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Absorption after topical application depends on the site. Most mucous membranes (eg, tracheal or oropharyngeal mucosa) provide a minimal barrier to local anesthetic penetration, leading to a rapid onset of action. Intact skin, on the other hand, requires topical application of an increased concentration of lipid-soluble local anesthetic base to ensure permeation and analgesia. Depth of analgesia (usually <0.5 cm), duration of action (usually <2 h), and amount of drug absorbed depend on application time, dermal blood flow, and total dose administered.

Systemic absorption of injected local anesthetics depends on blood flow, which in turn is determined by the site of injection, the presence of additives, and the local anesthetic agent selected.

  1. Site of injection—The rates of local anesthetic systemic absorption and rise of local anesthetic concentrations in blood are related to the vascularity of the site of injection and generally follow this rank order: intravenous (or intraarterial) > tracheal (transmucosal) > intercostal > paracervical > epidural > brachial plexus > sciatic > subcutaneous.

  2. Presence of additives—The addition of epinephrine causes vasoconstriction at the site of administration, leading to some or all of the following: reduced peak local anesthetic concentration in blood, facilitated neuronal uptake, enhanced quality of analgesia, prolonged duration of analgesia, and reduced toxic side effects. For example, the addition of epinephrine to lidocaine usually extends the duration of anesthesia by at least 50%, but epinephrine has a limited effect on the duration of bupivacaine peripheral nerve blocks. Epinephrine and clonidine may also augment analgesia through the activation of α2-adrenergic receptors. Coadministration of dexamethasone or other steroids with local anesthetics can prolong blocks by up to 50%. Mixtures of local anesthetics (eg, ropivacaine and mepivacaine) produce nerve blocks with onset and duration that are intermediate between the two parent compounds.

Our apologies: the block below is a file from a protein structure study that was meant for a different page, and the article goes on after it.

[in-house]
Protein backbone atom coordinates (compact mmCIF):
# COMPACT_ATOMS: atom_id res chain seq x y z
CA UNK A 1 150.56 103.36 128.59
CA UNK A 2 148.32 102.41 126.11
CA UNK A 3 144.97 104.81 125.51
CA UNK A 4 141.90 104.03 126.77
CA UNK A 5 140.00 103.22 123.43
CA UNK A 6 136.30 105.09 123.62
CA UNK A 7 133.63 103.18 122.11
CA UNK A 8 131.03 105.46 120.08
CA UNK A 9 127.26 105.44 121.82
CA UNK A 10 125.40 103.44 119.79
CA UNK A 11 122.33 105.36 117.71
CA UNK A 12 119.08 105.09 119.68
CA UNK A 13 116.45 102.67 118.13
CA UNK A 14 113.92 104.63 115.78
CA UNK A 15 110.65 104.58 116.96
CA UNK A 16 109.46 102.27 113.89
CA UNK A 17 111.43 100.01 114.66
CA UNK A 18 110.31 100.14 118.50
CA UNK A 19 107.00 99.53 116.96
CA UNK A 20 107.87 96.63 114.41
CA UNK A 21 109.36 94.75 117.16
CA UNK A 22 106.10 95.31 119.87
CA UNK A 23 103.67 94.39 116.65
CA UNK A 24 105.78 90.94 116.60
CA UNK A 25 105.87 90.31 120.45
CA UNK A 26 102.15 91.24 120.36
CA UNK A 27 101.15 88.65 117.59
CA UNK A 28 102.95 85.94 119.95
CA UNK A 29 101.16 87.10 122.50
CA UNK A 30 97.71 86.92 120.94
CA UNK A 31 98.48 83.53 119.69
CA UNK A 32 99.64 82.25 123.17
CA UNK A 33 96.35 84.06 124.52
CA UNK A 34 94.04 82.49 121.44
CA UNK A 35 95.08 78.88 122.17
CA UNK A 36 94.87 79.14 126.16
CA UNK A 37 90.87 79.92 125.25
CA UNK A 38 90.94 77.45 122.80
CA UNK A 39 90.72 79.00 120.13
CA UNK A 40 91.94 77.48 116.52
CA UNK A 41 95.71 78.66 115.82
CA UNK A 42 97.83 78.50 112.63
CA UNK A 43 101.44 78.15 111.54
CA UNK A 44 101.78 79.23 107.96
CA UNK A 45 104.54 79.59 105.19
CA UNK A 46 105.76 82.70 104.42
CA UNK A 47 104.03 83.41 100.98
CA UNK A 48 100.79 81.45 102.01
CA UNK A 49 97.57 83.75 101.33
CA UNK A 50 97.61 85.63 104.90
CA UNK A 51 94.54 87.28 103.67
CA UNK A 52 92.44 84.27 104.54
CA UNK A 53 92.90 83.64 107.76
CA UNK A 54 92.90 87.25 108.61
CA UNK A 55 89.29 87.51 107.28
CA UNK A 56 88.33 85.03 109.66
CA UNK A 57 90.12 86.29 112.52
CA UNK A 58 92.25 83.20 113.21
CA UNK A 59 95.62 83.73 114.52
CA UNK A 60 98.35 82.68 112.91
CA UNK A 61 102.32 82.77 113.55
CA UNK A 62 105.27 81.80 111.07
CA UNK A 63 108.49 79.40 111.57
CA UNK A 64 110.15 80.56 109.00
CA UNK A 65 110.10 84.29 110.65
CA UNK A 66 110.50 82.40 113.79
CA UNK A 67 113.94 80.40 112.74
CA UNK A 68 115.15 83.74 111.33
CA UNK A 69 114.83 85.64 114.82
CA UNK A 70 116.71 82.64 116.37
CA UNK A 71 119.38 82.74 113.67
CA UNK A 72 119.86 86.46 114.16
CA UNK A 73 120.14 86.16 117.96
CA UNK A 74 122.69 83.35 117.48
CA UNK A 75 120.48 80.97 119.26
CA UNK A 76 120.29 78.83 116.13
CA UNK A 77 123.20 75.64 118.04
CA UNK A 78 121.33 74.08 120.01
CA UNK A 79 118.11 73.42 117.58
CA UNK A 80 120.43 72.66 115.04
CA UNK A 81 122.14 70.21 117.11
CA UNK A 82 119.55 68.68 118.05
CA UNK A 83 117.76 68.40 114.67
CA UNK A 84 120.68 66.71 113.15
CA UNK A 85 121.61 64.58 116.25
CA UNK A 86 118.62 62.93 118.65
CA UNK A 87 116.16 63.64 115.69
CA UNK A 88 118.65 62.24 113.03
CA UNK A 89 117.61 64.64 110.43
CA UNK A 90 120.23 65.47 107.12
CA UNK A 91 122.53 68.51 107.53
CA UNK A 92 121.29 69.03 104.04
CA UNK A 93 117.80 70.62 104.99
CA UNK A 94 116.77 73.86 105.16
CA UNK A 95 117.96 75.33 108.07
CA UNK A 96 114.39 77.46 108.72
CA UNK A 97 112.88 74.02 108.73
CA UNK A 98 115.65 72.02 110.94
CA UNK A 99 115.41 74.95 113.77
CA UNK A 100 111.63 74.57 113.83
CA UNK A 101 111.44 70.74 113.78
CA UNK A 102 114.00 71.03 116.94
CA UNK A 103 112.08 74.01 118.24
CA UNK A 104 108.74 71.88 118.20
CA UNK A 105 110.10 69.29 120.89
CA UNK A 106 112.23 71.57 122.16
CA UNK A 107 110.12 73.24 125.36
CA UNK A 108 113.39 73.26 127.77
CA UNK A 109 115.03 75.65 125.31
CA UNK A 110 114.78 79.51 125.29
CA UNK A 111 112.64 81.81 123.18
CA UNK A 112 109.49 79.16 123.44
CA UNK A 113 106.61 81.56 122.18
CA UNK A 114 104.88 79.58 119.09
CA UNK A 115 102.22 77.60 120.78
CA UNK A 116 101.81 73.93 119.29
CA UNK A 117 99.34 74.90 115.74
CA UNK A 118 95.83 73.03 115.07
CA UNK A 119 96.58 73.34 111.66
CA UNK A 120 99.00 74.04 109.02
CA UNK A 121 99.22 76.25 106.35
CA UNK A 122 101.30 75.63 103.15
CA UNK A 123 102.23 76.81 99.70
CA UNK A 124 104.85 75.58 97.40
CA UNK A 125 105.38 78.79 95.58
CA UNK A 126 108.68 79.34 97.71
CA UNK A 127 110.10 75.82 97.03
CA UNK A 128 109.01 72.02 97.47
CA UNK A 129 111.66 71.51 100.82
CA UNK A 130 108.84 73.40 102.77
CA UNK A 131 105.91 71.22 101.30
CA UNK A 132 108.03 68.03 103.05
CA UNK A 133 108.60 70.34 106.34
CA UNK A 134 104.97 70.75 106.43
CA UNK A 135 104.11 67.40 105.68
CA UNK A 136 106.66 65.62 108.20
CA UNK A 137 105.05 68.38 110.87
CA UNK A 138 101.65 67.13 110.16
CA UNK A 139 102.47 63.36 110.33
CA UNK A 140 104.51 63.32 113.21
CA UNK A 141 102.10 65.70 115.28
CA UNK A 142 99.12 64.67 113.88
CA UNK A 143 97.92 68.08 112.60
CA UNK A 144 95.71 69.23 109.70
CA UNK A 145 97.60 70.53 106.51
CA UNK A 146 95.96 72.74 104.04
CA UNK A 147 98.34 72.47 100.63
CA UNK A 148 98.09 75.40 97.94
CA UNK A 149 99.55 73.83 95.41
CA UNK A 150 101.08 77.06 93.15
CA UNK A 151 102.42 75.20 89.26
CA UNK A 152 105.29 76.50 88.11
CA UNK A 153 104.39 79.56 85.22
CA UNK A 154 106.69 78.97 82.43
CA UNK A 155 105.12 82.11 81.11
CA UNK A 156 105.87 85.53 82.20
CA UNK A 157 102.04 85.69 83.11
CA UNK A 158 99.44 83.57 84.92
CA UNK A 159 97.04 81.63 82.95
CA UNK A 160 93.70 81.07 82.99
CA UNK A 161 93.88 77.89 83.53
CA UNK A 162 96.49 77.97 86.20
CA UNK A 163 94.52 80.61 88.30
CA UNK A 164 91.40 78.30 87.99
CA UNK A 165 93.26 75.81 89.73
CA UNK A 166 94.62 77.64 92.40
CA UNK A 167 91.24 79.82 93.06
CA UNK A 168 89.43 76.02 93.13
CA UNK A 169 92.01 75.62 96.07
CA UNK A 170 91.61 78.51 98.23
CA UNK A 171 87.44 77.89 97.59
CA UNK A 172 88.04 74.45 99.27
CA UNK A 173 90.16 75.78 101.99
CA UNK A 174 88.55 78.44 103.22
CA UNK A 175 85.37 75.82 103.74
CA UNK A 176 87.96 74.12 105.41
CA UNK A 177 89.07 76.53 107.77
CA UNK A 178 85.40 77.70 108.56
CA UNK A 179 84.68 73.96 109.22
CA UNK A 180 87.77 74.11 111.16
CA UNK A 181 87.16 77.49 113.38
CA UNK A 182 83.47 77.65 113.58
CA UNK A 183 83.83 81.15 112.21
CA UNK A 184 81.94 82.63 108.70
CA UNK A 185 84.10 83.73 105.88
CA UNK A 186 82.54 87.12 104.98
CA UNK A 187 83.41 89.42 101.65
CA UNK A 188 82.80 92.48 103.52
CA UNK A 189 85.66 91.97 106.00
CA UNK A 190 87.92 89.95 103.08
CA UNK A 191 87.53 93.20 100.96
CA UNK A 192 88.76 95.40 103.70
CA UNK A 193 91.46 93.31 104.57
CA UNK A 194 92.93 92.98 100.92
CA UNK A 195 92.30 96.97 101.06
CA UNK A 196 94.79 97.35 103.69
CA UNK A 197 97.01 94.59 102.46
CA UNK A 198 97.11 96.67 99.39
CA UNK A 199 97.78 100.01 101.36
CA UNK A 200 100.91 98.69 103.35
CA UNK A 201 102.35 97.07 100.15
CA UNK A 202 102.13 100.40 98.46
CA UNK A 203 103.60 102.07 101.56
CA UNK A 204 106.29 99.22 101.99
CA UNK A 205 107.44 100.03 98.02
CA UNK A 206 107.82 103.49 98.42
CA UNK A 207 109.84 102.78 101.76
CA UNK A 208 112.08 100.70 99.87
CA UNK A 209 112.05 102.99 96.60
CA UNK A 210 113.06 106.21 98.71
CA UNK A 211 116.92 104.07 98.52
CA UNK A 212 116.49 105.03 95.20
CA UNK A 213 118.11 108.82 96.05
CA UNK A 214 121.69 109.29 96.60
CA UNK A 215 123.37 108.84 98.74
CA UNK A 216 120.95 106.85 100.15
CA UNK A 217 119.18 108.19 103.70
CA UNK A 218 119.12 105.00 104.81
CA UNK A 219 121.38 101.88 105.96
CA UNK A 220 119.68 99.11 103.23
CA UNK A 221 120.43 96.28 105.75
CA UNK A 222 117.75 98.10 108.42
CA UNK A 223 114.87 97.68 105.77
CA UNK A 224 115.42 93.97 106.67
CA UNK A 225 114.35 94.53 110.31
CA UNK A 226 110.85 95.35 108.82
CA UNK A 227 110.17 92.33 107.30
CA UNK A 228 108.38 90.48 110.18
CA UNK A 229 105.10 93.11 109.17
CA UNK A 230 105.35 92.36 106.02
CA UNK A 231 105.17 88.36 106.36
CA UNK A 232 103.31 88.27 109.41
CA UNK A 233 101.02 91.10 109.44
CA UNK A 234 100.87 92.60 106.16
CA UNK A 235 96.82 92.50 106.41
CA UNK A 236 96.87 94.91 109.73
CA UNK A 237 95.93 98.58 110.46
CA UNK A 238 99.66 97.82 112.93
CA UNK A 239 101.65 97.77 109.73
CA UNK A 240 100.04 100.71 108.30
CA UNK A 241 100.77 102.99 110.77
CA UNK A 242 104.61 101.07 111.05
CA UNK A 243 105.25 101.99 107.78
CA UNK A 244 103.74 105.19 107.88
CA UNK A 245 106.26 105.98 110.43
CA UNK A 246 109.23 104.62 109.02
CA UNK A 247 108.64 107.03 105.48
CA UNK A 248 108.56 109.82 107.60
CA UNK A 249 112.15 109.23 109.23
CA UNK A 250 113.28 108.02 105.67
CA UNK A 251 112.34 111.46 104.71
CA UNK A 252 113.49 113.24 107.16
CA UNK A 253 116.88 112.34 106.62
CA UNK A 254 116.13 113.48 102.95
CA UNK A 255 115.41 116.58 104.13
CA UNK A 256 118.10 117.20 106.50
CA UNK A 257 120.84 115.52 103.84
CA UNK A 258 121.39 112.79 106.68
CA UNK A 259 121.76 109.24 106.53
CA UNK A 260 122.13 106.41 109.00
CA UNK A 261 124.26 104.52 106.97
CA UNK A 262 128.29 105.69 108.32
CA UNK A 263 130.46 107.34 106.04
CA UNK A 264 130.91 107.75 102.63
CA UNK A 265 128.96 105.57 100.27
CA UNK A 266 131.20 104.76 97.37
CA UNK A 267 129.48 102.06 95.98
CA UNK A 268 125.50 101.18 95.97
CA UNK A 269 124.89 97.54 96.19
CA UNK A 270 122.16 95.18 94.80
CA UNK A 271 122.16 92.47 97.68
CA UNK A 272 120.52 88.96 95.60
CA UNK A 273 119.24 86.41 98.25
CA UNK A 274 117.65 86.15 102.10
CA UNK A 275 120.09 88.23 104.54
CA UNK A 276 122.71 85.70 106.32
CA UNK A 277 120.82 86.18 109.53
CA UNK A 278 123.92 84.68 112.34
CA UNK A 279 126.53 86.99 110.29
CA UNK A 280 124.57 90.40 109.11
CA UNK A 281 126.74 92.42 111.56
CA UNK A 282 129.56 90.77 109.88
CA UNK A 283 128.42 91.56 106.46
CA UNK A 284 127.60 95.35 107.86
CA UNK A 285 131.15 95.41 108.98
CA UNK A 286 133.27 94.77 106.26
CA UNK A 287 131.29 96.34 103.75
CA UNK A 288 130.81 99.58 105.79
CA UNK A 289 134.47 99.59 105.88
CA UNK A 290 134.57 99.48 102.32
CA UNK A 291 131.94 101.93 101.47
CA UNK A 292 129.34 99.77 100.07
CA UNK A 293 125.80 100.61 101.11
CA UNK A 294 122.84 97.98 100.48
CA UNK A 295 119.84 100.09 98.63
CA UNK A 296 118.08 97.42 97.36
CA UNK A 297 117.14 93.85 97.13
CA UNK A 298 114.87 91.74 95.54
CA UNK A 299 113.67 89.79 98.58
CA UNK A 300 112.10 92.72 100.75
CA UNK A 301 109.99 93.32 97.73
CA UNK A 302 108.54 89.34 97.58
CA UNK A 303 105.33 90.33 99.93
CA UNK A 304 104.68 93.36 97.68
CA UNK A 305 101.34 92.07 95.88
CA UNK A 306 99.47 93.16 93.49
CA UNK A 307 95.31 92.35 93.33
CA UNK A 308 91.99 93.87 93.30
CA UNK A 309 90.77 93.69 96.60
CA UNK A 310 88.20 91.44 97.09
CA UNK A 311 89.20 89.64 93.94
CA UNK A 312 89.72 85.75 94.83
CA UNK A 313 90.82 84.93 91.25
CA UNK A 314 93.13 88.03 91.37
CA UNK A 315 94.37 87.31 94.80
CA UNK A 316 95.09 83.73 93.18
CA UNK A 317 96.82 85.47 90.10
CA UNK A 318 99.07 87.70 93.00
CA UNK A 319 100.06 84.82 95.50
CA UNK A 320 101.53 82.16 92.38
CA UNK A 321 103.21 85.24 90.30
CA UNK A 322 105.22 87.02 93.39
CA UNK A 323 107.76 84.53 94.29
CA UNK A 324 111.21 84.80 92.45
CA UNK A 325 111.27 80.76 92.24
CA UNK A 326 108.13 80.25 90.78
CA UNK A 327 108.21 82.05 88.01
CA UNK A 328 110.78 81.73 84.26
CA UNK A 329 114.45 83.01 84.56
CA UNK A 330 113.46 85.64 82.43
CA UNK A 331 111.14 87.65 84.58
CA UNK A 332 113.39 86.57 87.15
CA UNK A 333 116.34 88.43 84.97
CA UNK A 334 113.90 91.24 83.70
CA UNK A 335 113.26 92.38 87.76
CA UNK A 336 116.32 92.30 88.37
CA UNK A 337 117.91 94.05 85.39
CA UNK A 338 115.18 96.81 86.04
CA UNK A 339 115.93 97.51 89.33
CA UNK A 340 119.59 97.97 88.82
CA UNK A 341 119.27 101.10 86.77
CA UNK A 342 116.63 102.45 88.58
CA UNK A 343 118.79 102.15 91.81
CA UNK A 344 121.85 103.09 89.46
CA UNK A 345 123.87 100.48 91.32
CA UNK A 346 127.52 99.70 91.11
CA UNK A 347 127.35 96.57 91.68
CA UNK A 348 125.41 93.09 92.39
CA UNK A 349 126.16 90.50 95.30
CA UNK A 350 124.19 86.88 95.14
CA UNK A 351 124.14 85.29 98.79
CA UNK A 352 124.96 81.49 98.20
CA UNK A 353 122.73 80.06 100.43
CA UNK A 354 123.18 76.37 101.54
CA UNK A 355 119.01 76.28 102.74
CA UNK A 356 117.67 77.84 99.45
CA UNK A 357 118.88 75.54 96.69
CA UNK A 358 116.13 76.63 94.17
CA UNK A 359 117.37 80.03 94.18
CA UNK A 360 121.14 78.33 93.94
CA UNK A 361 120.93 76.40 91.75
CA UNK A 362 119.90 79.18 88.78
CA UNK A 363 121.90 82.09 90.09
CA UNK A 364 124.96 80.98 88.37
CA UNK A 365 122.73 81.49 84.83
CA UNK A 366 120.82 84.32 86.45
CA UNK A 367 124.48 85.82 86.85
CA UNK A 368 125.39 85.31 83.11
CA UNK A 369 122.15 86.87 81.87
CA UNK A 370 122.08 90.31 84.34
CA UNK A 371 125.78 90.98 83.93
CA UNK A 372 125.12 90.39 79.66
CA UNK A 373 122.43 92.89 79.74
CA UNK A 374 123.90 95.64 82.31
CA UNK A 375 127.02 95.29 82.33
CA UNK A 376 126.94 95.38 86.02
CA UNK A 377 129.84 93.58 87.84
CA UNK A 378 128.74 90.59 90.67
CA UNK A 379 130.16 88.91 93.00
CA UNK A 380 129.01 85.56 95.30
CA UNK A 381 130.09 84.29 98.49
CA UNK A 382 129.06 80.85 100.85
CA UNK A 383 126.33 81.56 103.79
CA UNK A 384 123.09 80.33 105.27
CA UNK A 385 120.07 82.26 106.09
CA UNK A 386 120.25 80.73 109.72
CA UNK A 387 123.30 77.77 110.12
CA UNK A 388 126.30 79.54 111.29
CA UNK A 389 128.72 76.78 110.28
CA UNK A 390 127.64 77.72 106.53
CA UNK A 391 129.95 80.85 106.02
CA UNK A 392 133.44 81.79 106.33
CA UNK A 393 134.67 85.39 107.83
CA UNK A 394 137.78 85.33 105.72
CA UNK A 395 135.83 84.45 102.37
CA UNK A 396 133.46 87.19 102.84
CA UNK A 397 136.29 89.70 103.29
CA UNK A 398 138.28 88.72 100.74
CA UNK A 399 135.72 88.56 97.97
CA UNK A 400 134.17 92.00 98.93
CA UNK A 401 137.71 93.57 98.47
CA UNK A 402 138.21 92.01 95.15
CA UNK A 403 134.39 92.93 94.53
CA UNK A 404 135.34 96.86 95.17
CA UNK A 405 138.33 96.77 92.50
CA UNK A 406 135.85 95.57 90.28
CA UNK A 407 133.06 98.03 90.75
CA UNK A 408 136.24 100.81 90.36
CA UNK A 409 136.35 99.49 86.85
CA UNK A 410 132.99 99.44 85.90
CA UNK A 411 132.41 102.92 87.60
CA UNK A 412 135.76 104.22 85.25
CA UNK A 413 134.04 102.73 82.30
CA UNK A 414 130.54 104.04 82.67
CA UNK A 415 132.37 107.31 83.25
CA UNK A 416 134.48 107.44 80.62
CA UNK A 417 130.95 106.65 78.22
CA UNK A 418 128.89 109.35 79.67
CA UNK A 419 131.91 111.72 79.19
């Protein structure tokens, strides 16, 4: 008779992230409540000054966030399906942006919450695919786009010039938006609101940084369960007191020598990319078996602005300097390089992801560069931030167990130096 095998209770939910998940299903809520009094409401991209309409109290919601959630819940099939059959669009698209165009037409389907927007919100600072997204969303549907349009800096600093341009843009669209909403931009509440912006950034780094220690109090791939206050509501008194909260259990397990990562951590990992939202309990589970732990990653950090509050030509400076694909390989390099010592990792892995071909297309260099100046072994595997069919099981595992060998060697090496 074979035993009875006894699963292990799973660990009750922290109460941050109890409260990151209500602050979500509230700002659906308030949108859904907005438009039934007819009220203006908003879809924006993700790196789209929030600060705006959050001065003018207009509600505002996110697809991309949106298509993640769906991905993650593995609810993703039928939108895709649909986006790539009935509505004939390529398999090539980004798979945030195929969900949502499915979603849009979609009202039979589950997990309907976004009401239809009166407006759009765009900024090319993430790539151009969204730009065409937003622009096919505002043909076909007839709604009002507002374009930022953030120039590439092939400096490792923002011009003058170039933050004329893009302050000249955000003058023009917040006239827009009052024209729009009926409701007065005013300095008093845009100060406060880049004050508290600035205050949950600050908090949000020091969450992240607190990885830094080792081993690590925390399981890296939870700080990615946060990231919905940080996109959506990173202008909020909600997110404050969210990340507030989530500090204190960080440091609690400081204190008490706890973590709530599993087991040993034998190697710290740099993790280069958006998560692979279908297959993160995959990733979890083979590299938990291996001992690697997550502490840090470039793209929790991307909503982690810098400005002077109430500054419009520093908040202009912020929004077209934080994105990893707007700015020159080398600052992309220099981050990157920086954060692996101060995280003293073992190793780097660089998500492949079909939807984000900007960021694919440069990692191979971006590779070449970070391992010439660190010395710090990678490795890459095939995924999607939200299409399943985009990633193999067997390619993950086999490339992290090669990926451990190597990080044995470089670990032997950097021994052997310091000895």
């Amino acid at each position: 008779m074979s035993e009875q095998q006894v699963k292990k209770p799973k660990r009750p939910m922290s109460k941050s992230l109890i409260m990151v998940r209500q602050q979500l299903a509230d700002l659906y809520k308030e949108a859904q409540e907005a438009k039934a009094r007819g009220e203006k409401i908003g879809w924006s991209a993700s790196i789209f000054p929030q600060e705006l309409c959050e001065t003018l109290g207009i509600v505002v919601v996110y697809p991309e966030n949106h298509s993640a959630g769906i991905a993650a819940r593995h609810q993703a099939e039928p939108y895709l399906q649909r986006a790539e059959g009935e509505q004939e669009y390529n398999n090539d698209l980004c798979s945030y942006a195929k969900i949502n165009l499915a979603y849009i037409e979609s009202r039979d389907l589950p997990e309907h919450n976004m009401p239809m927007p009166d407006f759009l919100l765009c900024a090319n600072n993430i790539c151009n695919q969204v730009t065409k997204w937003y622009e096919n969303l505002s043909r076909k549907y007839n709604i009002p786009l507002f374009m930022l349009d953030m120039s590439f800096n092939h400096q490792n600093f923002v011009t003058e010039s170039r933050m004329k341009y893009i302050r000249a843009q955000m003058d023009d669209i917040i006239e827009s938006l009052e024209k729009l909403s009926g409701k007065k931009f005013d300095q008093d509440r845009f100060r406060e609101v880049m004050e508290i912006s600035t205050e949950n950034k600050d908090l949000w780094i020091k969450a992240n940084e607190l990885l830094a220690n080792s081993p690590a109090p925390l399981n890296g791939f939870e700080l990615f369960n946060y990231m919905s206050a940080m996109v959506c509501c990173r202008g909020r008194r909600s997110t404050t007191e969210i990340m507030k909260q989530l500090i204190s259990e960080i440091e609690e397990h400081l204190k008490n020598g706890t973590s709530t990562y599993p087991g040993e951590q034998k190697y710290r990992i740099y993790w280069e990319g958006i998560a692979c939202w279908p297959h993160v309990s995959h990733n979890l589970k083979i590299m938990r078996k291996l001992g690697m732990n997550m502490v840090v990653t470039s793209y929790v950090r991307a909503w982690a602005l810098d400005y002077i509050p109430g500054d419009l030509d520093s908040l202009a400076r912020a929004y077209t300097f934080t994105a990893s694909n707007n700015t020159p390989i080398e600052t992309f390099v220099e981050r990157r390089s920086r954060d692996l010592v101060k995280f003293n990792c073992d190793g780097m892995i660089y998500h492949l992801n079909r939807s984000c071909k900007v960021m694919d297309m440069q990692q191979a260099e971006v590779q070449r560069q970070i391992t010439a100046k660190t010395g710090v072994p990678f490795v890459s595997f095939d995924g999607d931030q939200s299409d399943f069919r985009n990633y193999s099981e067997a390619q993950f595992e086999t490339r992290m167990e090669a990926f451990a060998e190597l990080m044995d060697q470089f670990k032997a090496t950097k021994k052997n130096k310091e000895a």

3. Local anesthetic agent—More lipid-soluble local anesthetics that are highly tissue-bound are also more slowly absorbed than less lipid-soluble agents.


Distribution depends on organ uptake, which is determined by the following factors:

  1. Tissue perfusion—The highly perfused organs (brain, lung, liver, kidney, and heart) are responsible for the initial rapid removal of local anesthetics from blood, which is followed by a slower redistribution to a wider range of tissues. In particular, the lung extracts significant amounts of local anesthetic during the “first pass”; consequently, patients with right-to-left cardiac shunts are more susceptible to toxic side effects of lidocaine injected as an antiarrhythmic agent.

  2. Tissue/blood partition coefficient—Increasing lipid solubility is associated with greater plasma protein binding and also greater tissue uptake of local anesthetics from an aqueous compartment.

  3. Tissue mass—Muscle provides the greatest reservoir for the distribution of local anesthetic agents in the bloodstream because of its large mass.


  1. Esters—Ester local anesthetics are ...

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